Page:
Here’s a long letter and a clipping from Sgt. Jack Delaney of the 88th Division. The clipping concerns the article on insignia carried last week and the letter sets us straight on a few matters.
“The story on divisional insignia and nicknames listed the 88th as ‘The Cloverleaf’ Division. That was our World War I nickname but never has been used by us since then. For the past three months, we’ve been using ‘Blue Devil’ — a nickname the Krauts gave us back in the early days of the pushoff,” he writes.
“Several days after the 88th kicked off last May, captured Krauts began telling interrogators that Yank troops who swarmed into and through their Gustav Line positions ‘fought like devils.’ The infamous Sally of Berlin devoted a couple of spots to the 88th and aired a plaintive complaint that doughboys of the 88th ‘did not fight like gentlemen’ and were inclined to be a bit ‘bloodthirsty’ about the whole business. In a later spot Sally got bitter and began referring to the 88th doughboys as ‘those Blue Devils.’”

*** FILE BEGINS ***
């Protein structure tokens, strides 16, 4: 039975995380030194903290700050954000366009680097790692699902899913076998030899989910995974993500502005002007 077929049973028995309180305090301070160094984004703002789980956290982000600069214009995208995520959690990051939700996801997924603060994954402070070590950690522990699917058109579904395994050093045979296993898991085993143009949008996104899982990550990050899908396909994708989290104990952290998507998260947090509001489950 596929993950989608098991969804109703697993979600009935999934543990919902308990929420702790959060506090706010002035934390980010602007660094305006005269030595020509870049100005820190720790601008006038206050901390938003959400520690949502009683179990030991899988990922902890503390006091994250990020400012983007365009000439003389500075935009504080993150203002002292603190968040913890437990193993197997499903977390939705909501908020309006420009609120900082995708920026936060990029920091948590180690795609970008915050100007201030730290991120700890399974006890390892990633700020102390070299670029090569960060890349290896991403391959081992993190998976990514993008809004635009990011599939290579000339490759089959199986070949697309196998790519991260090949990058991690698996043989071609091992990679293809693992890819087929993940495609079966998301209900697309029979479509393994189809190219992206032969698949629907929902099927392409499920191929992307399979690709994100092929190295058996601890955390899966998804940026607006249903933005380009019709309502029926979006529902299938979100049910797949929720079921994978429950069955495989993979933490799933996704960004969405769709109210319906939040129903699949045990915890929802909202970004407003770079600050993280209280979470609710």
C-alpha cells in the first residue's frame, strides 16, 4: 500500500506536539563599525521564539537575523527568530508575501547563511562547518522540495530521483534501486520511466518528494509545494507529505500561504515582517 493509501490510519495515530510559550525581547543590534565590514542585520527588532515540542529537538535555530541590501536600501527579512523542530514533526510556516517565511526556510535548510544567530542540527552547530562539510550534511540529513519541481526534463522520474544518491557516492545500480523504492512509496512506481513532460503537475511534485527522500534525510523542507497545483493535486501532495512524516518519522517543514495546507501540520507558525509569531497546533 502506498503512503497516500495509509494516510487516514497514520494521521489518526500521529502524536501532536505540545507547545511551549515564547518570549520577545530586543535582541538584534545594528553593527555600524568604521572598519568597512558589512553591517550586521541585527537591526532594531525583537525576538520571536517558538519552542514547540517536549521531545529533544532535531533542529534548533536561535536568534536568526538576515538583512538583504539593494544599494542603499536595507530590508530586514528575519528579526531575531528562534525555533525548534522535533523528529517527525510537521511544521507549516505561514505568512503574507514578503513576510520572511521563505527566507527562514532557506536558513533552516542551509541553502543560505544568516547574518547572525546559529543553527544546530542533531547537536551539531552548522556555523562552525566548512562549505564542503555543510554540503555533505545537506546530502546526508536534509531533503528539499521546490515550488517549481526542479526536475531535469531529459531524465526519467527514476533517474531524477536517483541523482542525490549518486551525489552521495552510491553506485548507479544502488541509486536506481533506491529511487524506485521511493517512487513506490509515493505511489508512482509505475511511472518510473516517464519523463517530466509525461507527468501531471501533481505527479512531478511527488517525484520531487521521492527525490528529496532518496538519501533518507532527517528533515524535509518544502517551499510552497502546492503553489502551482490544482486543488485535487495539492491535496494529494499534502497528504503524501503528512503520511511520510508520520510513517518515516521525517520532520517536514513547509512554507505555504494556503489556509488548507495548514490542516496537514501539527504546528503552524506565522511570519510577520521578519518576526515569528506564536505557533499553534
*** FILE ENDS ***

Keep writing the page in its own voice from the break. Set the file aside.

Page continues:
The sergeant said Sally never got around to explaining where the particular color came from, but that Brig. Gen. Paul W. Kendall, commanding general, opined it probably was based on the blue crossed-eight shoulder patch. And as the tag of “Blue Devil” became more and more popular with the men, 88th officials decided to make it legal with General Kendall’s approval.
Concluded Sgt. Delaney: “And it’s okay with the doggies, who claim it fits because ‘Italy is such a hell of a place to fight in.’”
From: Mediterranean Rome Stars And Stripes, Rome, Lazio, IT; December 17, 1944, Page 4.
Note: John P. “Jack” Delaney later published the divisional history in 1947 entitled “The Blue Devils in Italy: A History of the 88th Infantry Division in World War II.”